‘Come on, you folks! Do I hear an “Amen”?’
Pseudo-enthusiastic ‘amens’ from the preacher’s listeners placate — for now — his discomfort with their unresponsiveness.
Now, it’s good that people be alert to the preaching and broadly responsive to it. But when speakers deliberately elicit a response like this, it is unhelpful, for several reasons.
For a start, a typical congregation includes a wide range of personality types. At one end of the spectrum is the excitable extrovert who starts gushing at the slightest provocation. He will ‘amen’, whether there’s something to ‘amen’ at or not. At the other is the thoughtful introvert whose natural bent is to keep her feelings — and her responses — to herself. So it’s unreasonable to expect a standard ‘Amen, brother!’ from everybody.
But there’s also a congregation’s ‘group personality’. This shows in learned behaviour moulded chiefly by the nation, race or society to which the individuals belong. In my experience, for example, Americans and Africans tend to be more vocally responsive than the British, who are famous for their ‘stiff upper lip’. That’s why some American preachers I have known, who are used to a certain type of response on their home turf, are thrown by the more subdued attitude they find when they first preach in Britain. That’s when you’re likely to hear the frustrated, ‘Do I hear an “Amen”?’
A second reason this is unhelpful is that it puts the preacher’s personal need above the message he is preaching. No matter what truth he is presenting, what comes over is, ‘I’m feeling a bit of rejection at your quietness. Please meet my need for reassurance by voicing your amens!’ But the aim of preaching is surely to inform, encourage and challenge the listeners, not to boost the preacher’s self-confidence.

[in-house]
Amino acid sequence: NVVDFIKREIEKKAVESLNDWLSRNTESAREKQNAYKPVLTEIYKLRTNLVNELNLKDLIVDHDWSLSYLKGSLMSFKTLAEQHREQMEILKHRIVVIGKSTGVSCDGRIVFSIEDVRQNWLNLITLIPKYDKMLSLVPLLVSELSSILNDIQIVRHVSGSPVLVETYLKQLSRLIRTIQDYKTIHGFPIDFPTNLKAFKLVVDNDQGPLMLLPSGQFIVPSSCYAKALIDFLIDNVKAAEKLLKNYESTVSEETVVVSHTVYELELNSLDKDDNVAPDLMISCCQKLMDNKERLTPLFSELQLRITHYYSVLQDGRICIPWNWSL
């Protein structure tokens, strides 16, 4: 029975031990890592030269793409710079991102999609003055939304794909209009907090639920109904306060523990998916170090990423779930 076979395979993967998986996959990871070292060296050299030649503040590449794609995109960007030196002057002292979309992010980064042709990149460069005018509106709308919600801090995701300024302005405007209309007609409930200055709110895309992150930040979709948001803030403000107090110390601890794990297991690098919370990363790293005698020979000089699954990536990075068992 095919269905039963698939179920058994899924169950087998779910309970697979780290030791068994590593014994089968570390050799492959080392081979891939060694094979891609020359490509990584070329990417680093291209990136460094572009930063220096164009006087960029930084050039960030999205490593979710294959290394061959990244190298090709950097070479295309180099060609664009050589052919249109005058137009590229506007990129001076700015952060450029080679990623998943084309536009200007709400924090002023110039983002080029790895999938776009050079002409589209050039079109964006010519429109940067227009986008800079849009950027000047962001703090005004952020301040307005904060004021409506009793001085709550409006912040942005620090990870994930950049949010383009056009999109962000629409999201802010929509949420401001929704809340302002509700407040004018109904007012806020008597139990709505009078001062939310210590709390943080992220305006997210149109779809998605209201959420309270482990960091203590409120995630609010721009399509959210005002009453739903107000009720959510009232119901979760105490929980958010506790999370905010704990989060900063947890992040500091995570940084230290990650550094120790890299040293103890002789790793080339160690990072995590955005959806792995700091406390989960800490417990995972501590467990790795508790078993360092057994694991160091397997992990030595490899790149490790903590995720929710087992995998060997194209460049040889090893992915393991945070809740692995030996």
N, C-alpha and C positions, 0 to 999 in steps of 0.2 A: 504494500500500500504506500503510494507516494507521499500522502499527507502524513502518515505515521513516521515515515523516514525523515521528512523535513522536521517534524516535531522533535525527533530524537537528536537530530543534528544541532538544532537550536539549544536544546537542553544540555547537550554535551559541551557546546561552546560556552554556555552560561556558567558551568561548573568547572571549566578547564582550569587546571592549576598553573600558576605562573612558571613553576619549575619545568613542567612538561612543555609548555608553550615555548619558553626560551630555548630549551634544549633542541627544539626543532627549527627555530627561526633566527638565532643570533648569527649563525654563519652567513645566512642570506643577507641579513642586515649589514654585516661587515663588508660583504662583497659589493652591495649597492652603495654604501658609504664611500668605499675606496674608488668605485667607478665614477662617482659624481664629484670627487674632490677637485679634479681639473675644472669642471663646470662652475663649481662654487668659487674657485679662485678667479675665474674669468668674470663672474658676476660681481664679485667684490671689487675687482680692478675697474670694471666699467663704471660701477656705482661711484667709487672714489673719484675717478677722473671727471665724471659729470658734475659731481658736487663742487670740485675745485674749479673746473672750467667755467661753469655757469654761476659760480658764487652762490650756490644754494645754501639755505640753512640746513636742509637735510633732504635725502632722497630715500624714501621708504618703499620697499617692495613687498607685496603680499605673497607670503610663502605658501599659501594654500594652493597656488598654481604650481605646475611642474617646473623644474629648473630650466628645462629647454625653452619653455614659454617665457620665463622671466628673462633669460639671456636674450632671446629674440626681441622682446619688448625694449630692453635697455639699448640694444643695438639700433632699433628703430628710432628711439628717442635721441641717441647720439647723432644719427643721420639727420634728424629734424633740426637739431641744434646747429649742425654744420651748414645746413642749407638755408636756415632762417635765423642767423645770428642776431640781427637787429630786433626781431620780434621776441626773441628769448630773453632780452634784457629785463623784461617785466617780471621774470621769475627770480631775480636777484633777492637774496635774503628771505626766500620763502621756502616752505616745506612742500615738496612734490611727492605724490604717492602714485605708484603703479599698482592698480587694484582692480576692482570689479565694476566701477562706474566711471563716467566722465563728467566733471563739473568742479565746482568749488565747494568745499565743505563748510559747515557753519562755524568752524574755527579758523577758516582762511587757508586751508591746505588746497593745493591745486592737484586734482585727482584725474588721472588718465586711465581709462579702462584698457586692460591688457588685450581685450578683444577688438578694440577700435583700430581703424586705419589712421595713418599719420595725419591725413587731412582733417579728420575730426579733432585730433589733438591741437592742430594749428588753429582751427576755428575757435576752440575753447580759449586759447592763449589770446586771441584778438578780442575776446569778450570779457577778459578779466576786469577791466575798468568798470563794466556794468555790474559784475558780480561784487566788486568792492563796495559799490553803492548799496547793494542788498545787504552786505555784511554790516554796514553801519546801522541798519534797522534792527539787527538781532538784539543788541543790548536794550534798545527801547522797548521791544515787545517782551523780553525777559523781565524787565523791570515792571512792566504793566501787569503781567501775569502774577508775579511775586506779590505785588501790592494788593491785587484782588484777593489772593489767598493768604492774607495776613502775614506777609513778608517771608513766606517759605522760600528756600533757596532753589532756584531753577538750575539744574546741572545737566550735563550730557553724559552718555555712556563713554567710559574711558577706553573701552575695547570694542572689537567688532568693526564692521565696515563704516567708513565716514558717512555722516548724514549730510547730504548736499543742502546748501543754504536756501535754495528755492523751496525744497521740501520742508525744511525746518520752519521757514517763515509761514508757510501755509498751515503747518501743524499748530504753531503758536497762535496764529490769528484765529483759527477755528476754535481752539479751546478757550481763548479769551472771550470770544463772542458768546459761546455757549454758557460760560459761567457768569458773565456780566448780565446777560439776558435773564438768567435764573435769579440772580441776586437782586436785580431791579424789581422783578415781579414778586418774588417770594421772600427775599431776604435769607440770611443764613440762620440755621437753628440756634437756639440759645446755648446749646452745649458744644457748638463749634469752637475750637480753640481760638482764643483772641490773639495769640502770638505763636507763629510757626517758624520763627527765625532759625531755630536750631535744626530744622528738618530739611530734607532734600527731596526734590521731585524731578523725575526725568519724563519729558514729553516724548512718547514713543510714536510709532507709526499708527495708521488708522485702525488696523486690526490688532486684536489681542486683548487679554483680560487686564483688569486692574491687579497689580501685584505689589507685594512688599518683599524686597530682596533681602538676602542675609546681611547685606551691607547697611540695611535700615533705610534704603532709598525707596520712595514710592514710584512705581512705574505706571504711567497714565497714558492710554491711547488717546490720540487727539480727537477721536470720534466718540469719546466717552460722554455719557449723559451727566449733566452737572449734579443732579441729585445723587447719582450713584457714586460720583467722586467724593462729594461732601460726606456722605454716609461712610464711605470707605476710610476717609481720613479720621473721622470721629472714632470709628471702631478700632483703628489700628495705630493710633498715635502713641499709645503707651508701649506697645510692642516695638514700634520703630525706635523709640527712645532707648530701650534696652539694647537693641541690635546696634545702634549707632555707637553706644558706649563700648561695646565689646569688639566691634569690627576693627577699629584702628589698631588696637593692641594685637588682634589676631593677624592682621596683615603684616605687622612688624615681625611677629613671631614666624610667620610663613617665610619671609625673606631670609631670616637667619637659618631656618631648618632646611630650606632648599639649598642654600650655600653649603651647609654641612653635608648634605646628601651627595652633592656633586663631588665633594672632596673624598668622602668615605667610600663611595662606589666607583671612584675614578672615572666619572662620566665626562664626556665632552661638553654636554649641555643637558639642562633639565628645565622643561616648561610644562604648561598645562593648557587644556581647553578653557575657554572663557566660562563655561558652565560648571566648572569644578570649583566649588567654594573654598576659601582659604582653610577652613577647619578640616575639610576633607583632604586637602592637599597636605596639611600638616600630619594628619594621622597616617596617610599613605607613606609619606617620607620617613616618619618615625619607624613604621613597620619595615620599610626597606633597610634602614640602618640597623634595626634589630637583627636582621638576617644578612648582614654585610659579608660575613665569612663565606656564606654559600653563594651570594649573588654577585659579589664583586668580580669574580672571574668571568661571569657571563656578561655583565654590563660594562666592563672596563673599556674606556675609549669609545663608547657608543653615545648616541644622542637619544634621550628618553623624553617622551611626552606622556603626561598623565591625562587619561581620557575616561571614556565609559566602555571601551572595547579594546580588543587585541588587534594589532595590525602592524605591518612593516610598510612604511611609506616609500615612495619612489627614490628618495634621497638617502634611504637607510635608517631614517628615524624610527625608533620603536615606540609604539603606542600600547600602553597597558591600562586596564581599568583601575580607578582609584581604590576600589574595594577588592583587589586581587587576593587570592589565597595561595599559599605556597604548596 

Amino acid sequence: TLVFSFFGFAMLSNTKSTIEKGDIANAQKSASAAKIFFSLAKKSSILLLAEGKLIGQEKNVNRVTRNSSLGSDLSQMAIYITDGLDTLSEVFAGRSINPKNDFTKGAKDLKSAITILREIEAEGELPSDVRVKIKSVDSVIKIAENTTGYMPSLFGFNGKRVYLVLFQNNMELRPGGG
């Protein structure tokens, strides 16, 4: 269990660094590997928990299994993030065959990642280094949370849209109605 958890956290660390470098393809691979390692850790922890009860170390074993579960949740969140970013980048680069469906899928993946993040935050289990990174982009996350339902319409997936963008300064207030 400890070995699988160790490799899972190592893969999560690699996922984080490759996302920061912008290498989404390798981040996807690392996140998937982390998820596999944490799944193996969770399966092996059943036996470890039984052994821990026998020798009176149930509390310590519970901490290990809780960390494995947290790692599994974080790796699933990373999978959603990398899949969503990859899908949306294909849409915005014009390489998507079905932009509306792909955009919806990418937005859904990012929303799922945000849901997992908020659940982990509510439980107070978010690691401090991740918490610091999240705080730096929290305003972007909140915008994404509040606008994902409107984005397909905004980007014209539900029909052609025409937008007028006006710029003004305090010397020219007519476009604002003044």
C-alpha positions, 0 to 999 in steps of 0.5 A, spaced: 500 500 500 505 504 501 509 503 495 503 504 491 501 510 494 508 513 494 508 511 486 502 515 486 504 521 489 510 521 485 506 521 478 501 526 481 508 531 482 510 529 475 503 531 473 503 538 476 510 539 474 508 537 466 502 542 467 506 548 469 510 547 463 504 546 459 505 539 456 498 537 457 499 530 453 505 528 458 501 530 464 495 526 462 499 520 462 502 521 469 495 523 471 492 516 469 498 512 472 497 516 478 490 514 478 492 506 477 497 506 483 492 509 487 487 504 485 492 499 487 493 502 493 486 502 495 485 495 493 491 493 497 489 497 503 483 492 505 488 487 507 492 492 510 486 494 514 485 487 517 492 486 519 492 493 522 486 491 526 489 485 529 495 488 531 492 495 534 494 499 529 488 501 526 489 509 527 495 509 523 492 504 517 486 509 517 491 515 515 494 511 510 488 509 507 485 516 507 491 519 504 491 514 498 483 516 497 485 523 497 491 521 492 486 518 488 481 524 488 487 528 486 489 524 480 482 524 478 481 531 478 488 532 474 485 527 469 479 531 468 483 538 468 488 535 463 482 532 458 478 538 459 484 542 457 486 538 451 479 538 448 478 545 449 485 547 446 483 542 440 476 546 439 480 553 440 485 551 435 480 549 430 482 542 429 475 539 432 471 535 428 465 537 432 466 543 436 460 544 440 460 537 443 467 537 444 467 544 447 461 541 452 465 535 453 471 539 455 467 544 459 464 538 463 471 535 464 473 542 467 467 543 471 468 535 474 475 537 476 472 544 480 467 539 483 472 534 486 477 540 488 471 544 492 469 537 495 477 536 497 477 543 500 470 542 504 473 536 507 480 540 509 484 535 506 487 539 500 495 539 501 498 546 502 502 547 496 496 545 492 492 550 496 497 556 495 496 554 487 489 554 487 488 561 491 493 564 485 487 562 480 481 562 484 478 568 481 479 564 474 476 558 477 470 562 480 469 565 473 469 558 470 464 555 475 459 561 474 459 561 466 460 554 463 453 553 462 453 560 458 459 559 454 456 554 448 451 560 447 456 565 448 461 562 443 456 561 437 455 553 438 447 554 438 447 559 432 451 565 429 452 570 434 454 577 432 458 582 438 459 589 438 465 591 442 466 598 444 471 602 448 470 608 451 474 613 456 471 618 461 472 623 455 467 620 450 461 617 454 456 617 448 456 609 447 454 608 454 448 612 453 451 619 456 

And thirdly, calling for a vocal response is inevitably unproductive. Yes, the preacher-pleasers will dutifully call out, ‘Amen, brother. Preach it!’ or whatever. But it’s meaningless; they are only doing it because he asked for it, not because their hearts were stirred to do it by the power of the message. Even worse, the request will cause the less pliant personalities to dig their heels in and become even less responsive. Some might even mutter, ‘Not on your life, mate!’
Years ago, in my own preaching, I came to a place of peace about congregational response. I would work hard at preparing my message. I would pray about it earnestly. Then, when I stood to deliver the word, I would trust the Holy Spirit to apply it in his own way, and I was determined not to be either elated or disappointed by the people’s response. It’s a good place to be.
If some people got watery-eyed, or said a soulful ‘Yes!’, I’d press on regardless. If others got glassy-eyed or nodded off, I wouldn’t be fazed. Of course, a bit of clear positive response is gratifying, but the last thing I want is to be dependent on it. When I’m in my seat listening to another preacher, I’m not a greatly responsive person, at least outwardly. I listen carefully. I weigh what is said. And when something hits home with me, I quietly tuck it away, to be brought out, prayed over and put into practice later.
I went to a church to preach once, years ago, and it was a bad experience. I didn’t feel comfortable. My words didn’t flow well. There was a bit of an atmosphere and, afterwards, though I stayed for the cup of tea, I couldn’t get away quickly enough. The whole sermon had felt disastrous.
A couple a years later, to my surprise I was asked back. Remembering the previous bad experience, I went with some trepidation and much prayer. I arrived quite early, so was there as the people came in. One lady spotted me and did a double-take. Then she made a bee-line for me.
‘Hello,’ she said. ‘You came to preach here once before, didn’t you?’
‘Yes, I did,’ I replied, wriggling internally with embarrassment at the memory.
‘I’m so glad to see you,’ she went on. ‘I just want you to know that the message you brought last time was spot on for me. It was a major turning-point for the better in my life. Thank you so much!’
I learned a lesson that day: never to judge a sermon’s impact by the outward signs in the people, whether negative or positive. Do your best, and leave it to God. Yes, genuine amens are better than hollow ones, but none of them matter all that much.